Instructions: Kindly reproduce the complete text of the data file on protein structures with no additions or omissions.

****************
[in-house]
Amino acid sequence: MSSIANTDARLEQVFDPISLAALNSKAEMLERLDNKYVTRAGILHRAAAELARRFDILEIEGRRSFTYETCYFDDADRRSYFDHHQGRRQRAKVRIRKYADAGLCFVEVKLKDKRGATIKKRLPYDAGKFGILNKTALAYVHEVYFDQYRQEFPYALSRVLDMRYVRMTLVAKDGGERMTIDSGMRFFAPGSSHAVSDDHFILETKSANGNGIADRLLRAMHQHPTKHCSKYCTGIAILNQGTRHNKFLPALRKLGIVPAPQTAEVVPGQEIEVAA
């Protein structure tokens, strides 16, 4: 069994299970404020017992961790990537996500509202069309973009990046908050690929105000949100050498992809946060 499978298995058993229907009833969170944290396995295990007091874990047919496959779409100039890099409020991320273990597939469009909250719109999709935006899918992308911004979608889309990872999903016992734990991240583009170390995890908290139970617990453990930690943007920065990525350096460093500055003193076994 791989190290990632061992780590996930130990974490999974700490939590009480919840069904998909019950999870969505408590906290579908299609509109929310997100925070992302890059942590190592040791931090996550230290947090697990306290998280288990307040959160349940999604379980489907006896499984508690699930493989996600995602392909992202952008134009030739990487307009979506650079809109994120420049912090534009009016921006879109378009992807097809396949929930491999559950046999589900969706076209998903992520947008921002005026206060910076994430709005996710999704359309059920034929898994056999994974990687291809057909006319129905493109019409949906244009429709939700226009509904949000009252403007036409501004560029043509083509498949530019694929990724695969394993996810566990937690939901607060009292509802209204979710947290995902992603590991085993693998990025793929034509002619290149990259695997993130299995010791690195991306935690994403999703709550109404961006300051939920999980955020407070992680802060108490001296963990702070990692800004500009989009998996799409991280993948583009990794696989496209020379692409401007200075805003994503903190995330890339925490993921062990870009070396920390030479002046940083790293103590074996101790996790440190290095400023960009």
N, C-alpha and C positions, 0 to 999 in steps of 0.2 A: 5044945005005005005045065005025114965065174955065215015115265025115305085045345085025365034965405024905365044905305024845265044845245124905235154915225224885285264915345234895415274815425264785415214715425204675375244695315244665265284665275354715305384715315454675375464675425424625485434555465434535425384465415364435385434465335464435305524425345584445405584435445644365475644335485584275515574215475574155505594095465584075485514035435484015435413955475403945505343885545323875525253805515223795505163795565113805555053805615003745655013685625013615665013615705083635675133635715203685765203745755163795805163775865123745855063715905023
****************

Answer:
[in-house]
Amino acid sequence: MSSIANTDARLEQVFDPISLAALNSKAEMLERLDNKYVTRAGILHRAAAELARRFDILEIEGRRSFTYETCYFDDADRRSYFDHHQGRRQRAKVRIRKYADAGLCFVEVKLKDKRGATIKKRLPYDAGKFGILNKTALAYVHEVYFDQYRQEFPYALSRVLDMRYVRMTLVAKDGGERMTIDSGMRFFAPGSSHAVSDDHFILETKSANGNGIADRLLRAMHQHPTKHCSKYCTGIAILNQGTRHNKFLPALRKLGIVPAPQTAEVVPGQEIEVAA
């Protein structure tokens, strides 16, 4: 069994299970404020017992961790990537996500509202069309973009990046908050690929105000949100050498992809946060 499978298995058993229907009833969170944290396995295990007091874990047919496959779409100039890099409020991320273990597939469009909250719109999709935006899918992308911004979608889309990872999903016992734990991240583009170390995890908290139970617990453990930690943007920065990525350096460093500055003193076994 791989190290990632061992780590996930130990974490999974700490939590009480919840069904998909019950999870969505408590906290579908299609509109929310997100925070992302890059942590190592040791931090996550230290947090697990306290998280288990307040959160349940999604379980489907006896499984508690699930493989996600995602392909992202952008134009030739990487307009979506650079809109994120420049912090534009009016921006879109378009992807097809396949929930491999559950046999589900969706076209998903992520947008921002005026206060910076994430709005996710999704359309059920034929898994056999994974990687291809057909006319129905493109019409949906244009429709939700226009509904949000009252403007036409501004560029043509083509498949530019694929990724695969394993996810566990937690939901607060009292509802209204979710947290995902992603590991085993693998990025793929034509002619290149990259695997993130299995010791690195991306935690994403999703709550109404961006300051939920999980955020407070992680802060108490001296963990702070990692800004500009989009998996799409991280993948583009990794696989496209020379692409401007200075805003994503903190995330890339925490993921062990870009070396920390030479002046940083790293103590074996101790996790440190290095400023960009």
N, C-alpha and C positions, 0 to 999 in steps of 0.2 A: 5044945005005005005045065005025114965065174955065215015115265025115305085045345085025365034965405024905365044905305024845265044845245124905235154915225224885285264915345234895415274815425264785415214715425204675375244695315244665265284665275354715305384715315454675375464675425424625485434555465434535425384465415364435385434465335464435305524425345584445405584435445644365475644335485584275515574215475574155505594095465584075485514035435484015435413955475403945505343885545323875525253805515223795505163795565113805555053805615003745655013685625013615665013615705083635675133635715203685765203745755163795805163775865123745855063715905023